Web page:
A few weeks ago I ordered a cab through an app to get me back to my hotel from a visit at a friend’s house in London. Two peculiar things happened at this moment. First, the driver pretended to pick me up and then completed the ride immediately, so they could get the minimum £4 tariff — I will not deal with this right now. Next, the app charged me an additional £15 “technology fee” — that is what I want to talk about.
Being charged extra because I used an algorithm, made me think; what is the role of software in our world and why do we build it?
Money is not an adequate answer, as it’s valid for all sorts of industries. Also, the current flourishing status of the software industry does not make the cut either, as this has happened with other industries and is likely to saturate at some point. We are looking for something more universal and timeless.
This app missed the point. Charging a customer a fee, more than triple the amount of the actual service, is way too counter intuitive and more importantly; does not feel like the app is at my service. Actually, it felt the other way around; I was at the service of a poor business. It happens also that I am technical enough to know that even the most advanced cloud instance tailored for machine learning does not even approach this cost for the 60 seconds it took it to find my cab. Unless I am missing something terribly important, that was all profit margin on the customer’s expense. This is not right and it is not the way it is supposed to be.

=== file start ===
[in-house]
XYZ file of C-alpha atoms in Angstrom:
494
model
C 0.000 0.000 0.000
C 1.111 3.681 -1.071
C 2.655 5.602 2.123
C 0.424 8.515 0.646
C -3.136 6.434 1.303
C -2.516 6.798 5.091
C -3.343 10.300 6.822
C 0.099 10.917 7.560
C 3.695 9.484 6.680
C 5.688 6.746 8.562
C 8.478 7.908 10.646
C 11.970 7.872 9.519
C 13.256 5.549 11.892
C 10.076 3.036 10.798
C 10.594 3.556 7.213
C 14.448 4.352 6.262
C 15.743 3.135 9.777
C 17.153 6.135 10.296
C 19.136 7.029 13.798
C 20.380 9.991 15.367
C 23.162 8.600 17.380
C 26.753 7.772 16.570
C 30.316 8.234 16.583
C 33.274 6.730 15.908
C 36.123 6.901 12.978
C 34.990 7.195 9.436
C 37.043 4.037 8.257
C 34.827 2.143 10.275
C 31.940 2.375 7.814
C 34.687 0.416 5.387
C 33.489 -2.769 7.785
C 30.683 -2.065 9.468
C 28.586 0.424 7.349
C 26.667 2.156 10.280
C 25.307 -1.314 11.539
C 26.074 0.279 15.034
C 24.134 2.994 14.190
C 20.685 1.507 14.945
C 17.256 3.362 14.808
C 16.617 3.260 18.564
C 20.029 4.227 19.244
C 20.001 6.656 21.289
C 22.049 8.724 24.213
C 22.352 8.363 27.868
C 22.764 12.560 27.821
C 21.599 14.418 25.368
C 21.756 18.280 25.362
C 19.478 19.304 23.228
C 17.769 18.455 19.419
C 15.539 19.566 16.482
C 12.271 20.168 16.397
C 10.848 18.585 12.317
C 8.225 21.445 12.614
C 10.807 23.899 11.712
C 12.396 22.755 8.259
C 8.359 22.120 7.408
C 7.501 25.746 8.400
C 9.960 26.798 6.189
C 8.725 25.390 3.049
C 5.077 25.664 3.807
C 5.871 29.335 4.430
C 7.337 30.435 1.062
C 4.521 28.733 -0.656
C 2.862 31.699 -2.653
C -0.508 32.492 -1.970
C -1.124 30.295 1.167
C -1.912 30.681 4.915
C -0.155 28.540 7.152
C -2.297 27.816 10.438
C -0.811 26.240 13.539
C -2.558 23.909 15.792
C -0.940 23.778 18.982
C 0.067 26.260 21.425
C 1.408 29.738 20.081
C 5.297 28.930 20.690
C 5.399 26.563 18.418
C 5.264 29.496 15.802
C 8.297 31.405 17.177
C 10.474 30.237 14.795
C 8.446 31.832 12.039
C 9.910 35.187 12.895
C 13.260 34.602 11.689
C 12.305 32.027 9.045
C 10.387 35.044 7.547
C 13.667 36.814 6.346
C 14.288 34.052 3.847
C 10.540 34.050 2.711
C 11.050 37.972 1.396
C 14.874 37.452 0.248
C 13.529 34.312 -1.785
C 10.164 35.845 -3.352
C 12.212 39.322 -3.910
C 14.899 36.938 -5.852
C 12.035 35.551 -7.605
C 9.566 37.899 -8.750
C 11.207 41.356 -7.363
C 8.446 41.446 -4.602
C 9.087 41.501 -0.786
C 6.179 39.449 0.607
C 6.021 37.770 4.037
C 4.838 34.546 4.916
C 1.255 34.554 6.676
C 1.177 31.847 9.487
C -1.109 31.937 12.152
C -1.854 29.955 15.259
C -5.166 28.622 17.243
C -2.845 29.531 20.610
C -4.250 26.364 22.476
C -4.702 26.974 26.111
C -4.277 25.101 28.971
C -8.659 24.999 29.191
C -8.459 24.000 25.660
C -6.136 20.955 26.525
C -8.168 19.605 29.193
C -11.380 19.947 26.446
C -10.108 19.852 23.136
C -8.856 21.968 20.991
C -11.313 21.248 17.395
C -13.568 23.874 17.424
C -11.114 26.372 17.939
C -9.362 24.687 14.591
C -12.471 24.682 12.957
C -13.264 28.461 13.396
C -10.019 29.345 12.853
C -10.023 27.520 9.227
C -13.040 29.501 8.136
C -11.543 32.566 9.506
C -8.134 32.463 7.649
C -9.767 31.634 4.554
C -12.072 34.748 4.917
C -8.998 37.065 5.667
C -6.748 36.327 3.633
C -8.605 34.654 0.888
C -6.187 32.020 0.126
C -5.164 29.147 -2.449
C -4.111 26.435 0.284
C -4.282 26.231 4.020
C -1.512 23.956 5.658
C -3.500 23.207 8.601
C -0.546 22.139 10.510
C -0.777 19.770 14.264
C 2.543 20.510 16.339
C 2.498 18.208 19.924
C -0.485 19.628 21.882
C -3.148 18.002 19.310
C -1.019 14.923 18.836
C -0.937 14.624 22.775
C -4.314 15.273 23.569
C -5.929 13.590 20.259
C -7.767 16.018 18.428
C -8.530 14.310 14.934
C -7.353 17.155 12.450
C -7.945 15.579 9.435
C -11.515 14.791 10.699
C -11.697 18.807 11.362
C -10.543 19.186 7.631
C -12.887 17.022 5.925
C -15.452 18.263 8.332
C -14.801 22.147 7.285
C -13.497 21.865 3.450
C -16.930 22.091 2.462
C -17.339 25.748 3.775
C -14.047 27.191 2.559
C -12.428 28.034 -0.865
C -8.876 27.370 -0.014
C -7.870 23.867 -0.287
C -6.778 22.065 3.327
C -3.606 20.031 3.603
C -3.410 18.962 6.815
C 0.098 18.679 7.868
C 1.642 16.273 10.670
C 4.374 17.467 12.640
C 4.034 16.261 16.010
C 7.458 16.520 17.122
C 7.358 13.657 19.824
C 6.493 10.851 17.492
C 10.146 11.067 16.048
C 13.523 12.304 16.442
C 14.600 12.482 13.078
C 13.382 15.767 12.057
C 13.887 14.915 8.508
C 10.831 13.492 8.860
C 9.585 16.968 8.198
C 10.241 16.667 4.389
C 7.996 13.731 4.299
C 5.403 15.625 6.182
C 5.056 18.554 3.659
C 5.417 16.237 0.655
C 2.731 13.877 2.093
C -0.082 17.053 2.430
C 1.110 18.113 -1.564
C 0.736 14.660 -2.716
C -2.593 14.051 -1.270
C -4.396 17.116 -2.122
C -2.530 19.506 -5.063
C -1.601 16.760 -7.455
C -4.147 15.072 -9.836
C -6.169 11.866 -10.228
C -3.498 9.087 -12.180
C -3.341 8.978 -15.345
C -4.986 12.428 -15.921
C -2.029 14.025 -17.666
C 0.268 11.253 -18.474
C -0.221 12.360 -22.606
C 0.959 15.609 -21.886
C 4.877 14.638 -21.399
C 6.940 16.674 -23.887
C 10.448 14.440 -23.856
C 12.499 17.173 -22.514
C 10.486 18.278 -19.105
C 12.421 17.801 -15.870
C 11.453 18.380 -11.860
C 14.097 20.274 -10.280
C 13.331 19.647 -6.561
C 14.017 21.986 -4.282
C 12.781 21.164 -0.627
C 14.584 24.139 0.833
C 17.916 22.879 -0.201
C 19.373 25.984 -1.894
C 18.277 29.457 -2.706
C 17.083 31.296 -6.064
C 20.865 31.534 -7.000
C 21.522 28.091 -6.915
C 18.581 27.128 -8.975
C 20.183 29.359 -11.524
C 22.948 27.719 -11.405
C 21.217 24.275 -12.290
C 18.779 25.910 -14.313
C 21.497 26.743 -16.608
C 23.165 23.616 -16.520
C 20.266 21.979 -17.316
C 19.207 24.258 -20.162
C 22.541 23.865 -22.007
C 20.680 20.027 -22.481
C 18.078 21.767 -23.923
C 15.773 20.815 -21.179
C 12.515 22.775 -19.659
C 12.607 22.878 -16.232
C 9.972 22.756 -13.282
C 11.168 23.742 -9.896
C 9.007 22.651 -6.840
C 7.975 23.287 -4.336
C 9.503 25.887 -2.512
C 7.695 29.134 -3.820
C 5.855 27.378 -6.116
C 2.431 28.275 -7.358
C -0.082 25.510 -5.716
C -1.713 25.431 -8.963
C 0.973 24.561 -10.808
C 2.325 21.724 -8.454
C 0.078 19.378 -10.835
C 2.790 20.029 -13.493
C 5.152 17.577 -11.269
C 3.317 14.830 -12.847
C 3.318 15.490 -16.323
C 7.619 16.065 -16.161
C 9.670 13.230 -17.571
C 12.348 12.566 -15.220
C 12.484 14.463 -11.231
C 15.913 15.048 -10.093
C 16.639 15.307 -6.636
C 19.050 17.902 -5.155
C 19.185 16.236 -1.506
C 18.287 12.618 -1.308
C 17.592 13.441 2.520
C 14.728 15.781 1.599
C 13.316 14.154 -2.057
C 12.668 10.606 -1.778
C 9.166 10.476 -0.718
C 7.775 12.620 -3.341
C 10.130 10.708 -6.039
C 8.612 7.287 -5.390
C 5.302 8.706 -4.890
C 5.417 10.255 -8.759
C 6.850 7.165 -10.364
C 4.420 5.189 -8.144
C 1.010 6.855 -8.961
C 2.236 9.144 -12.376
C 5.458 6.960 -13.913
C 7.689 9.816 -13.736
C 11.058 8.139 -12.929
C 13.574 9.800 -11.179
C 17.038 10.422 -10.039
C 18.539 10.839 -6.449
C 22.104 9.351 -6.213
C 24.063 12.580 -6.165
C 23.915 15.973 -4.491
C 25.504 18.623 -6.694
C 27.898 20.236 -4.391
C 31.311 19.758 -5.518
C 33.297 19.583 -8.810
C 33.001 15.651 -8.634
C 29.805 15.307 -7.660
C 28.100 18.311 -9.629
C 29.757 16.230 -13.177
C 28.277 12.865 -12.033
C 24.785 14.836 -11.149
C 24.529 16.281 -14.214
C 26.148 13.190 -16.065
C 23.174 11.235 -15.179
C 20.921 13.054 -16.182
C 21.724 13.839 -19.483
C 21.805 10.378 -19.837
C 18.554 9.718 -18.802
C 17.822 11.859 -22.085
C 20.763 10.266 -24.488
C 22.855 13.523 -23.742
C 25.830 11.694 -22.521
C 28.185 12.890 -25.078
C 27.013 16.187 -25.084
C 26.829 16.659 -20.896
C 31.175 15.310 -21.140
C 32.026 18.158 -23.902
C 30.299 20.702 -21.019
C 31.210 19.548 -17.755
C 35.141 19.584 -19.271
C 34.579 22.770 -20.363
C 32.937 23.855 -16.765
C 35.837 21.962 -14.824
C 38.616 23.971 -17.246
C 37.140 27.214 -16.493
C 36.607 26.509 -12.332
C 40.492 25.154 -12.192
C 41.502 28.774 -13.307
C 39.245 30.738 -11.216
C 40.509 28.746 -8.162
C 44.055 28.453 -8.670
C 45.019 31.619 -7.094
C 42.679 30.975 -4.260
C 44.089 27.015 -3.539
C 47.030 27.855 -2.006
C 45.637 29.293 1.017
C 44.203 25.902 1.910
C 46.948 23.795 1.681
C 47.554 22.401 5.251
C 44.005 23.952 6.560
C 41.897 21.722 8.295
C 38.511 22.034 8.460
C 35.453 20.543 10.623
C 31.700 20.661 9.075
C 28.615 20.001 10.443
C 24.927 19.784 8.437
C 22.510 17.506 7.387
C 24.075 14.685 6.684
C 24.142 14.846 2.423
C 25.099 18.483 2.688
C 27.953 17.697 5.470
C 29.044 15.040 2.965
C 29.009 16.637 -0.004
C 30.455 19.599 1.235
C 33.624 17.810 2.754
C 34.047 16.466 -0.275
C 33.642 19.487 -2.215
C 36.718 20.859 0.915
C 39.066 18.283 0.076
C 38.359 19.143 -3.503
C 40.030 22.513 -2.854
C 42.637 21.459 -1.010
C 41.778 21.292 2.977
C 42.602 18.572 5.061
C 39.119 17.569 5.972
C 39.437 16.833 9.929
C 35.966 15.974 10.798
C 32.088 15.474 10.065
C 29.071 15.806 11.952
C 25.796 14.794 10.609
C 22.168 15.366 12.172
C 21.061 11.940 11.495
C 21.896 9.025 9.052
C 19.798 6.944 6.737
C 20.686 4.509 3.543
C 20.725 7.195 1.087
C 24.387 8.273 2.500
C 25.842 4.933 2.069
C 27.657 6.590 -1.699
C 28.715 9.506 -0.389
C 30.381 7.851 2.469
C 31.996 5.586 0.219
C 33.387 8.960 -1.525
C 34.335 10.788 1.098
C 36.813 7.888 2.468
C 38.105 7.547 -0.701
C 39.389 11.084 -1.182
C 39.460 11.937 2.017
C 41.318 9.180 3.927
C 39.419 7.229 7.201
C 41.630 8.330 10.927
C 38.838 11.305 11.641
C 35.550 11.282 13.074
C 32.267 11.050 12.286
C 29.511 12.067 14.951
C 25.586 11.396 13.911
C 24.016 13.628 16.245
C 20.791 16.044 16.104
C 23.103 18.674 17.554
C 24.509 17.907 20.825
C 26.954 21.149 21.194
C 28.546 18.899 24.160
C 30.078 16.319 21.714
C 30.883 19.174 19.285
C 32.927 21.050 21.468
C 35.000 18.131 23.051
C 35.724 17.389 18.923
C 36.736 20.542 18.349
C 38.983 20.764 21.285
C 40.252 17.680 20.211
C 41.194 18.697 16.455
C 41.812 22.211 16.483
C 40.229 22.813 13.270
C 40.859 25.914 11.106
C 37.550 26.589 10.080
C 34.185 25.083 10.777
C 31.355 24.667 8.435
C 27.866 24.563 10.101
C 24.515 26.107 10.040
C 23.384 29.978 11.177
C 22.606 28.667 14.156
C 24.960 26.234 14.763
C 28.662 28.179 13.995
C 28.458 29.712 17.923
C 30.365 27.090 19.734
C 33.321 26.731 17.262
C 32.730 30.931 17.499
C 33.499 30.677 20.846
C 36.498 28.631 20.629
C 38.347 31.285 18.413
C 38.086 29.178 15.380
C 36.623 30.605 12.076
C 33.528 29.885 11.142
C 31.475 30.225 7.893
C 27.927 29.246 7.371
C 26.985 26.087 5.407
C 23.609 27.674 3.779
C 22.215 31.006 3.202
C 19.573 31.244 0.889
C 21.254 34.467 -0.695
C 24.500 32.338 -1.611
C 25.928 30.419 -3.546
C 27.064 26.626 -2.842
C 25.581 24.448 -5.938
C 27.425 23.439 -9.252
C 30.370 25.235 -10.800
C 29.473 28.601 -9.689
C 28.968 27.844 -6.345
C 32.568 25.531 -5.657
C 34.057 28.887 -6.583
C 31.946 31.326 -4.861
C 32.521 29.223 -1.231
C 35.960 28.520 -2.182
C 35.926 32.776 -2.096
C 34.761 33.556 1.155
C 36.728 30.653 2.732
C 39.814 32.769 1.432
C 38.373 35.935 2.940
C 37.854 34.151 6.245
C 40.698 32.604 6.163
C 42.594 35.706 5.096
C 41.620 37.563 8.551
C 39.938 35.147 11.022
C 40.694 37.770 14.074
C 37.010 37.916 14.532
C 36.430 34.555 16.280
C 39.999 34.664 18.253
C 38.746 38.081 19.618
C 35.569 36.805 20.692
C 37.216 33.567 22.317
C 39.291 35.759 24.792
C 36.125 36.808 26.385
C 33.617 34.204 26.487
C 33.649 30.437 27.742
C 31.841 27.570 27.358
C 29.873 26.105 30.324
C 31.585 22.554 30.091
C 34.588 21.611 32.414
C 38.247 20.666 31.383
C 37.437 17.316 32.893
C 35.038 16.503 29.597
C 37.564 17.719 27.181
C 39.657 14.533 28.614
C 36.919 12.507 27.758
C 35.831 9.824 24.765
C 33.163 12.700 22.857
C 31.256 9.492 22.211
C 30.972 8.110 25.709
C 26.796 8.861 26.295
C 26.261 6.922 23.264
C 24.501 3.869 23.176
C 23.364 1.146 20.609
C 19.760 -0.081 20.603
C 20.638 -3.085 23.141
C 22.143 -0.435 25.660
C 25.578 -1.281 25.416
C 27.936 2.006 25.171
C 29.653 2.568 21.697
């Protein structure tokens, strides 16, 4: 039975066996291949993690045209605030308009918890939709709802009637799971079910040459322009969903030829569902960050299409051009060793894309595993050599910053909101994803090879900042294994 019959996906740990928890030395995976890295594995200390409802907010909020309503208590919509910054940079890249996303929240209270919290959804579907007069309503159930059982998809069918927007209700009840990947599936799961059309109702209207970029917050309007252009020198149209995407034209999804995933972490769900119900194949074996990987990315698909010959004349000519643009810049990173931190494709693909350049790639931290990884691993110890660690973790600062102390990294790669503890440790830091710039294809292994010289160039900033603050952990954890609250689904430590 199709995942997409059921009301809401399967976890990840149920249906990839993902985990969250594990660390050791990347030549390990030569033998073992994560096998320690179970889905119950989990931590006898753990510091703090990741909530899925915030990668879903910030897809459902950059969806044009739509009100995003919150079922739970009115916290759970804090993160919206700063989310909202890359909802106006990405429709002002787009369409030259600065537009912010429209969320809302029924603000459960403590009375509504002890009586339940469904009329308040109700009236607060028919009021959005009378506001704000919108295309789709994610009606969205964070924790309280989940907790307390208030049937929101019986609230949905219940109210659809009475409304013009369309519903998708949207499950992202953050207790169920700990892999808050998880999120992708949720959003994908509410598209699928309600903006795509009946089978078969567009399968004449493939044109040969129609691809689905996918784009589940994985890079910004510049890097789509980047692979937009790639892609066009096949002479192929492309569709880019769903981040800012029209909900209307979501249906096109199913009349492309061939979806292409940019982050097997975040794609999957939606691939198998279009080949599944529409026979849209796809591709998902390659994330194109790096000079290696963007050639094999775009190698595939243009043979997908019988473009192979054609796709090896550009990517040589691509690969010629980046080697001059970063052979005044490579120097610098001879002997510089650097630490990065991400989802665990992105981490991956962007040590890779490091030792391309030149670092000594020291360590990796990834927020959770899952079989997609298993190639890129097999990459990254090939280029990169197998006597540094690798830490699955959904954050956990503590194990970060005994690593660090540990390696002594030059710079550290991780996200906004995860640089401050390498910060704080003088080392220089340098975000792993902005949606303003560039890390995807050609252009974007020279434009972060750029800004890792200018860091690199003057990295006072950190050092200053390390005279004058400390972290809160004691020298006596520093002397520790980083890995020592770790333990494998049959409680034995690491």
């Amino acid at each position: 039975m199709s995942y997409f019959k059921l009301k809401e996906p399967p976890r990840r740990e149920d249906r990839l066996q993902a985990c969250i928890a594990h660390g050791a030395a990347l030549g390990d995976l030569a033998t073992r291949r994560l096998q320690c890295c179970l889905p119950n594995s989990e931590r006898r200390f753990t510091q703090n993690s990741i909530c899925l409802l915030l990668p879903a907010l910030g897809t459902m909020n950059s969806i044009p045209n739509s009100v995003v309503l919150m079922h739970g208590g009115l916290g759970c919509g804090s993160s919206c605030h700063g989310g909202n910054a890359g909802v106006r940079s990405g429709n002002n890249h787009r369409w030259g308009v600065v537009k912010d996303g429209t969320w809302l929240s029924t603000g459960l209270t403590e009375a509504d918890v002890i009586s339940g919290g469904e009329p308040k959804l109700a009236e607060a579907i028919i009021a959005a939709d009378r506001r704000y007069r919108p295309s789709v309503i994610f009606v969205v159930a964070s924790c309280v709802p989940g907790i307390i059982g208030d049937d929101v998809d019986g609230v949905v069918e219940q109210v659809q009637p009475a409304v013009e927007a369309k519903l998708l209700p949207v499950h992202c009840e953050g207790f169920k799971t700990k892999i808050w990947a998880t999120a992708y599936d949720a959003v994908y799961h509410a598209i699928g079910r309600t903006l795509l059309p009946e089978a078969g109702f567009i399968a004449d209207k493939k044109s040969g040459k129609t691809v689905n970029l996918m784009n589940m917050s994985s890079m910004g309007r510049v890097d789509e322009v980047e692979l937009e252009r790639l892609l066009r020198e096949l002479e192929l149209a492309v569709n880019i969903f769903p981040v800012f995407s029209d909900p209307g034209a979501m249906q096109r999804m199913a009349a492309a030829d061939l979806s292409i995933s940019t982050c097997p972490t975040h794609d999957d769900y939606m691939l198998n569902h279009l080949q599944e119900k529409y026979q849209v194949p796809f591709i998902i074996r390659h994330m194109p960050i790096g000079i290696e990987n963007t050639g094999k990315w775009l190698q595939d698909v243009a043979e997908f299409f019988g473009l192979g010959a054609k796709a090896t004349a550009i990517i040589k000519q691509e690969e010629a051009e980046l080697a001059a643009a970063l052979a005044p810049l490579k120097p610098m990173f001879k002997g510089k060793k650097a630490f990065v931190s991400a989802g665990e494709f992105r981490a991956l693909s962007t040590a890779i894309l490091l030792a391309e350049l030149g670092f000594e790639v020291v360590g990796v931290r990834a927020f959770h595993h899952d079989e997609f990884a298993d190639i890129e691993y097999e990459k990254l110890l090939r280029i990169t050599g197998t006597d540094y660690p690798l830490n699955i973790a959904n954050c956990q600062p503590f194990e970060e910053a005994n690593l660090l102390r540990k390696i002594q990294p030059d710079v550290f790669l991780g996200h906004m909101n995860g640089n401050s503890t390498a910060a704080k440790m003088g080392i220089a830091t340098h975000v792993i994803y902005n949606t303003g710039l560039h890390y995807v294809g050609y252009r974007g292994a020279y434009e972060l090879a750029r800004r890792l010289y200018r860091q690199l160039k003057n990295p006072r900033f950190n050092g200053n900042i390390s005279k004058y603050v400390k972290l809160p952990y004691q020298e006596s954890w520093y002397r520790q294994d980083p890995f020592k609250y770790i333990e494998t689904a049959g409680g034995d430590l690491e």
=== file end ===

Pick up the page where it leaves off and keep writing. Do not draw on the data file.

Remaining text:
I think software should be paid, and be paid well, to support its staff, infrastructure and longevity. Software does not exist though to provide organisations with shallow opportunities to exploit people’s pockets, like with these 15£. On the contrary, it should generate value, that was not accessible before, for all parties. Every once in a while, we need to take a step back and ask a few questions; Why are we building this? Is it serving its purpose? Is it at the service of the people that will use it?
I see that we have a fascinating opportunity with software. We can provide more jobs and more meaningful jobs, less costly products and services and even generate more profits. It can be an all-win game. Let’s not ruin this. Instead, let’s make this happen.
P.S.: Although not important, I asked for a refund because of the apparent fraud that took place in this transaction and the full amount got reimbursed quickly. They deserve congratulations for the great customer support, but this does not alter the fact that this “technology fee” should never exist in the first place.
At LOGIC we strive to create meaningful software products that make our lives better. You might want to take a look at Remote Work Café, our latest home-brew product, helping people find a great café to work remotely or reach out at [email protected] to help you architect, build and scale your products.